Back in the mid 1980s I was holding down three and four part-time jobs, and running some business endeavours on the side, in an attempt to get the kind of income I could’ve achieved had I been able to get a decent full-time job. In that town, at that time, full-time work was hard to find and so there was an informal group of work companions and we’d ring each other to share work news in an effort to stay afloat. I’d managed to get work in a restaraunt helping out one night and was good enough, and lucky enough, for that night to grow into a regular four nights a week. It meant I was working all the hours I could and I was getting exhausted. Winter arrived and in the middle of all this my mother had surgery that went wrong – all rather stressful.
One night I served some Australians from Rockhampton, and I told them of my dream to visit Cairns. ‘Cairns is a dump,’ they told me without a second’s thought, ‘Townsville is where it’s at. It’s the best ever – there’s a casino, it’s fantastic.’ And so, in the middle of winter, I packed up Mum and we headed off on a direct flight – Auckland>Townsville.
Townsville in winter is fabulous, no doubt about it. To this day – the best part of twenty years later I can still remember the delight of the warmth, the fragrances of the tropics, and the sounds of the palm fronds out the window. We scored a room right on the waterfront and it was just beautiful.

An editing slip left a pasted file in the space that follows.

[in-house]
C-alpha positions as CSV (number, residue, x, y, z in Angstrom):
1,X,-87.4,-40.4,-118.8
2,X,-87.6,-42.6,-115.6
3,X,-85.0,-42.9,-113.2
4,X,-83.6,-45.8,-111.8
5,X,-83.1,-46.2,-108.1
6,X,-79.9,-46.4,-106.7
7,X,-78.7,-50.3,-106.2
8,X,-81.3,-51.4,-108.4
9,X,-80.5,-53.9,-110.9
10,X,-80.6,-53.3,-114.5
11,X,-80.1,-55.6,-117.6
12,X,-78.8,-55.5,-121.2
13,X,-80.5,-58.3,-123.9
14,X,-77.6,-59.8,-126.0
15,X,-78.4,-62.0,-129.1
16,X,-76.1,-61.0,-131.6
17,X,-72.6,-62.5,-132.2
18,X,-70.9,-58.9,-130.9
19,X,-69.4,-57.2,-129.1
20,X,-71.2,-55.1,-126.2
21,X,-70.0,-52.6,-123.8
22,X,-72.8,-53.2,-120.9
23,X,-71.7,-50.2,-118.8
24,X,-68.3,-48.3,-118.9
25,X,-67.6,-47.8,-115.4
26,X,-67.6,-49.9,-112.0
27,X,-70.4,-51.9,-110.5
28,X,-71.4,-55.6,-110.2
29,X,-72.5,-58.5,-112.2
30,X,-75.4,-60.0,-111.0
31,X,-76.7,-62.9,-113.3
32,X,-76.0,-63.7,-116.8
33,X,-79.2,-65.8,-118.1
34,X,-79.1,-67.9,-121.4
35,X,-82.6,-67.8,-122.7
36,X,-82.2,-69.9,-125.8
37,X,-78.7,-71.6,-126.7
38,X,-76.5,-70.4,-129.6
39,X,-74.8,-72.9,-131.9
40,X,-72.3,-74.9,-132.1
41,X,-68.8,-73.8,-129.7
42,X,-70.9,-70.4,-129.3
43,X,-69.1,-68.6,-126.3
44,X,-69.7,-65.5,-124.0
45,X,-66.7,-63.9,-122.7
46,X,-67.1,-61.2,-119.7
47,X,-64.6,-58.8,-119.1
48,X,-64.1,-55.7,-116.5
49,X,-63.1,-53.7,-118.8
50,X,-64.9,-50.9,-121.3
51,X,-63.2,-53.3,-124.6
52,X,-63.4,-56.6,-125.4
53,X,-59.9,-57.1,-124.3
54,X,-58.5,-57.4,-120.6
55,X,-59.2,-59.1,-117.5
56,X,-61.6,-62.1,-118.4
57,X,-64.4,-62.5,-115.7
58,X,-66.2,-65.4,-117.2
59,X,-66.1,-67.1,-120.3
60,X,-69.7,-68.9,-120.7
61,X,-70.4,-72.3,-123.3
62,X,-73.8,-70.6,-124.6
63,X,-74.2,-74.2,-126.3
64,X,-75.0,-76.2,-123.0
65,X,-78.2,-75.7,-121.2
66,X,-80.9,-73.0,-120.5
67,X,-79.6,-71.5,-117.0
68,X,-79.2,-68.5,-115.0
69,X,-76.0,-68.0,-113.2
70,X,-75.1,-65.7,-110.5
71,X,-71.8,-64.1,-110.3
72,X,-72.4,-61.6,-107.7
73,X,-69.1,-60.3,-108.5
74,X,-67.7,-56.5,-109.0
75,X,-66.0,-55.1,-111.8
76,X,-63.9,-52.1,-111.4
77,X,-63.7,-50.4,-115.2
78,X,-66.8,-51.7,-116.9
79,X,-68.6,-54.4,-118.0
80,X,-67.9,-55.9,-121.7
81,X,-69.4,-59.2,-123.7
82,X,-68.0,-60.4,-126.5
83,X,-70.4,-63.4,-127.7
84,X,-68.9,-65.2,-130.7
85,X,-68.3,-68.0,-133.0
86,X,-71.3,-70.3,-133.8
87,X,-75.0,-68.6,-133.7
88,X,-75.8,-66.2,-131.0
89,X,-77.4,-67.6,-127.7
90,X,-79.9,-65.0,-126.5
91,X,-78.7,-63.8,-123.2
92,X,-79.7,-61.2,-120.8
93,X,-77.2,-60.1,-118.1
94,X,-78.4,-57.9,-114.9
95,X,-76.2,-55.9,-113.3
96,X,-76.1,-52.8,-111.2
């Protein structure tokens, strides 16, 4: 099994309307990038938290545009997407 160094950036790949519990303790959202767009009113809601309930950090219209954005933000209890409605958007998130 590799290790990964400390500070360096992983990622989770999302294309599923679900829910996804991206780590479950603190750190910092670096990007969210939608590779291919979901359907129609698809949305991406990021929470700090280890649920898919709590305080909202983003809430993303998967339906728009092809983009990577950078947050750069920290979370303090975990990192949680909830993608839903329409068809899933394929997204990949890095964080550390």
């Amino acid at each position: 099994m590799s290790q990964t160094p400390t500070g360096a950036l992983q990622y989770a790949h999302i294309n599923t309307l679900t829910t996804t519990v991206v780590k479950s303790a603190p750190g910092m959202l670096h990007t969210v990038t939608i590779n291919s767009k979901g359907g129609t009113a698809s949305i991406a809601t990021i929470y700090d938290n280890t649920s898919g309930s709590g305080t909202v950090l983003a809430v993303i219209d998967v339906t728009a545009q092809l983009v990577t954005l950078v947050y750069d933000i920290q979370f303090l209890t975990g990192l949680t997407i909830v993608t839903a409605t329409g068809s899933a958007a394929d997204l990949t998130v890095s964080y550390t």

I rented a car from Rent-a-Rocket. I see they’re still there. The guy running it then didn’t want me going all the way to Cairns (‘a very dangerous road’) with me Mum in a wreck, so for the second week he got us a car that was a Ford Cortina body with Falcon engine. That car rocked. We felt very aussie as we screamed away from the young hoods at the lights – the look of Mum, the nana-mobile, and the Fal-coon engine concealed. When later we saw a newscast on tv commenting about how driving standards had gone down in Townsville – we knew it was us – we were (ir)responsible. We had the best time.